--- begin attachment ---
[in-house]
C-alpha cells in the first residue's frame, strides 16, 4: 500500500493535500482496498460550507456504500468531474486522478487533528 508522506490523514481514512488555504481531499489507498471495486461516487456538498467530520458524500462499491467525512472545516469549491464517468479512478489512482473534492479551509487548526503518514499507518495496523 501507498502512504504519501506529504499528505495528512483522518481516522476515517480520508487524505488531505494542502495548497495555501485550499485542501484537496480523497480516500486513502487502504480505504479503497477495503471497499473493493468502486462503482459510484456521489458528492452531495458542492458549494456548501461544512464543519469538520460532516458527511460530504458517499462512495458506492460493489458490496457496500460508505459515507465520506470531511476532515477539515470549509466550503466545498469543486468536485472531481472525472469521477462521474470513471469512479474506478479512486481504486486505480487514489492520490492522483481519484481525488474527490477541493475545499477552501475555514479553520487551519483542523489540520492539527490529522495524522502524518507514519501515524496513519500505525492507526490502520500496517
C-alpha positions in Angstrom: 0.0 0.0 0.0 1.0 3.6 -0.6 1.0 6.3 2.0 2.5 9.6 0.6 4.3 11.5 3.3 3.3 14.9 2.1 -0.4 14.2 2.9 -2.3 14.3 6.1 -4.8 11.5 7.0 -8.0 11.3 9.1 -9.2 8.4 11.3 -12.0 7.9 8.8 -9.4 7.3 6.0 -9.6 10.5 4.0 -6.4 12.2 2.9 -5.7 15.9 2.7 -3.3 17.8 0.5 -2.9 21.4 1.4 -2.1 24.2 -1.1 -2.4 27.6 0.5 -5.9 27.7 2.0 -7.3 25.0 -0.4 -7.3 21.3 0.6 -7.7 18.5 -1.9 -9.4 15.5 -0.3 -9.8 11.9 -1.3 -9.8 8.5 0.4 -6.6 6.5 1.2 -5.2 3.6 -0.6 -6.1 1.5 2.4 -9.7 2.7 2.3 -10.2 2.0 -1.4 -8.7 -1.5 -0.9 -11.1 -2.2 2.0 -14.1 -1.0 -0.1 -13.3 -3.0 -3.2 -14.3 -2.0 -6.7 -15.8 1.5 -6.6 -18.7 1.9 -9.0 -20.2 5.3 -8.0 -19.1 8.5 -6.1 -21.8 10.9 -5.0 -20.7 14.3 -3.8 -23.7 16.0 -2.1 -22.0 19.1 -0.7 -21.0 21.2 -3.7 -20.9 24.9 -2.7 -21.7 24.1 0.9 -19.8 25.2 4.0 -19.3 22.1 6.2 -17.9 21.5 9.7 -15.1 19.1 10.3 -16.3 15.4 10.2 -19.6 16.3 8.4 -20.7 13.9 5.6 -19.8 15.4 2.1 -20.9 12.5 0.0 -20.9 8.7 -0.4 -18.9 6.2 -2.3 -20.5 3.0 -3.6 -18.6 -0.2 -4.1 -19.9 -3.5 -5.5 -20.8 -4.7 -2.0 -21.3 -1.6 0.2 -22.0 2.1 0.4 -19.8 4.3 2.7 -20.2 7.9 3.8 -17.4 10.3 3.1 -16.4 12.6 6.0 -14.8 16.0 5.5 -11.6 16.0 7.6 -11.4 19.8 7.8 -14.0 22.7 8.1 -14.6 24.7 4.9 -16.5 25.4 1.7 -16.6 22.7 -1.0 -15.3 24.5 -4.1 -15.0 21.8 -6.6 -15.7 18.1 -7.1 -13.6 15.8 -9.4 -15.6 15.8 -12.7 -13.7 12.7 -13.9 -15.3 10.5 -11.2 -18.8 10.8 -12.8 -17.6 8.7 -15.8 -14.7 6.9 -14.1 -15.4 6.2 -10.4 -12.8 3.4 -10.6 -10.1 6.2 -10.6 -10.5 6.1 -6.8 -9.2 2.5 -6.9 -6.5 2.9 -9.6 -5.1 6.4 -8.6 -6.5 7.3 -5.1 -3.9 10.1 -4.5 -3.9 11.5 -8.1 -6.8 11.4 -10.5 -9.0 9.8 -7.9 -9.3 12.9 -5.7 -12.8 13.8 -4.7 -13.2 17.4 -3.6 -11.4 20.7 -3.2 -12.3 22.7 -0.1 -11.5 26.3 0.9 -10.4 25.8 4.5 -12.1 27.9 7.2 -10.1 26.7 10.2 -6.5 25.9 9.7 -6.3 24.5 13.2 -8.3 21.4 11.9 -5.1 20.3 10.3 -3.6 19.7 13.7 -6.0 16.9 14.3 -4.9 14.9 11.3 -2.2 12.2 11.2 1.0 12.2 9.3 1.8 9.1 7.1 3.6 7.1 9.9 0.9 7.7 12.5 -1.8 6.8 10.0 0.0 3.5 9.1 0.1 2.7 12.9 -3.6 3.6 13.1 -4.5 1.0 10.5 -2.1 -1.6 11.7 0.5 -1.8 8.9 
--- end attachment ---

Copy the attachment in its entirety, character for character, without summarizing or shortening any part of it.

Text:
[in-house]
C-alpha cells in the first residue's frame, strides 16, 4: 500500500493535500482496498460550507456504500468531474486522478487533528 508522506490523514481514512488555504481531499489507498471495486461516487456538498467530520458524500462499491467525512472545516469549491464517468479512478489512482473534492479551509487548526503518514499507518495496523 501507498502512504504519501506529504499528505495528512483522518481516522476515517480520508487524505488531505494542502495548497495555501485550499485542501484537496480523497480516500486513502487502504480505504479503497477495503471497499473493493468502486462503482459510484456521489458528492452531495458542492458549494456548501461544512464543519469538520460532516458527511460530504458517499462512495458506492460493489458490496457496500460508505459515507465520506470531511476532515477539515470549509466550503466545498469543486468536485472531481472525472469521477462521474470513471469512479474506478479512486481504486486505480487514489492520490492522483481519484481525488474527490477541493475545499477552501475555514479553520487551519483542523489540520492539527490529522495524522502524518507514519501515524496513519500505525492507526490502520500496517
C-alpha positions in Angstrom: 0.0 0.0 0.0 1.0 3.6 -0.6 1.0 6.3 2.0 2.5 9.6 0.6 4.3 11.5 3.3 3.3 14.9 2.1 -0.4 14.2 2.9 -2.3 14.3 6.1 -4.8 11.5 7.0 -8.0 11.3 9.1 -9.2 8.4 11.3 -12.0 7.9 8.8 -9.4 7.3 6.0 -9.6 10.5 4.0 -6.4 12.2 2.9 -5.7 15.9 2.7 -3.3 17.8 0.5 -2.9 21.4 1.4 -2.1 24.2 -1.1 -2.4 27.6 0.5 -5.9 27.7 2.0 -7.3 25.0 -0.4 -7.3 21.3 0.6 -7.7 18.5 -1.9 -9.4 15.5 -0.3 -9.8 11.9 -1.3 -9.8 8.5 0.4 -6.6 6.5 1.2 -5.2 3.6 -0.6 -6.1 1.5 2.4 -9.7 2.7 2.3 -10.2 2.0 -1.4 -8.7 -1.5 -0.9 -11.1 -2.2 2.0 -14.1 -1.0 -0.1 -13.3 -3.0 -3.2 -14.3 -2.0 -6.7 -15.8 1.5 -6.6 -18.7 1.9 -9.0 -20.2 5.3 -8.0 -19.1 8.5 -6.1 -21.8 10.9 -5.0 -20.7 14.3 -3.8 -23.7 16.0 -2.1 -22.0 19.1 -0.7 -21.0 21.2 -3.7 -20.9 24.9 -2.7 -21.7 24.1 0.9 -19.8 25.2 4.0 -19.3 22.1 6.2 -17.9 21.5 9.7 -15.1 19.1 10.3 -16.3 15.4 10.2 -19.6 16.3 8.4 -20.7 13.9 5.6 -19.8 15.4 2.1 -20.9 12.5 0.0 -20.9 8.7 -0.4 -18.9 6.2 -2.3 -20.5 3.0 -3.6 -18.6 -0.2 -4.1 -19.9 -3.5 -5.5 -20.8 -4.7 -2.0 -21.3 -1.6 0.2 -22.0 2.1 0.4 -19.8 4.3 2.7 -20.2 7.9 3.8 -17.4 10.3 3.1 -16.4 12.6 6.0 -14.8 16.0 5.5 -11.6 16.0 7.6 -11.4 19.8 7.8 -14.0 22.7 8.1 -14.6 24.7 4.9 -16.5 25.4 1.7 -16.6 22.7 -1.0 -15.3 24.5 -4.1 -15.0 21.8 -6.6 -15.7 18.1 -7.1 -13.6 15.8 -9.4 -15.6 15.8 -12.7 -13.7 12.7 -13.9 -15.3 10.5 -11.2 -18.8 10.8 -12.8 -17.6 8.7 -15.8 -14.7 6.9 -14.1 -15.4 6.2 -10.4 -12.8 3.4 -10.6 -10.1 6.2 -10.6 -10.5 6.1 -6.8 -9.2 2.5 -6.9 -6.5 2.9 -9.6 -5.1 6.4 -8.6 -6.5 7.3 -5.1 -3.9 10.1 -4.5 -3.9 11.5 -8.1 -6.8 11.4 -10.5 -9.0 9.8 -7.9 -9.3 12.9 -5.7 -12.8 13.8 -4.7 -13.2 17.4 -3.6 -11.4 20.7 -3.2 -12.3 22.7 -0.1 -11.5 26.3 0.9 -10.4 25.8 4.5 -12.1 27.9 7.2 -10.1 26.7 10.2 -6.5 25.9 9.7 -6.3 24.5 13.2 -8.3 21.4 11.9 -5.1 20.3 10.3 -3.6 19.7 13.7 -6.0 16.9 14.3 -4.9 14.9 11.3 -2.2 12.2 11.2 1.0 12.2 9.3 1.8 9.1 7.1 3.6 7.1 9.9 0.9 7.7 12.5 -1.8 6.8 10.0 0.0 3.5 9.1 0.1 2.7 12.9 -3.6 3.6 13.1 -4.5 1.0 10.5 -2.1 -1.6 11.7 0.5 -1.8 8.9 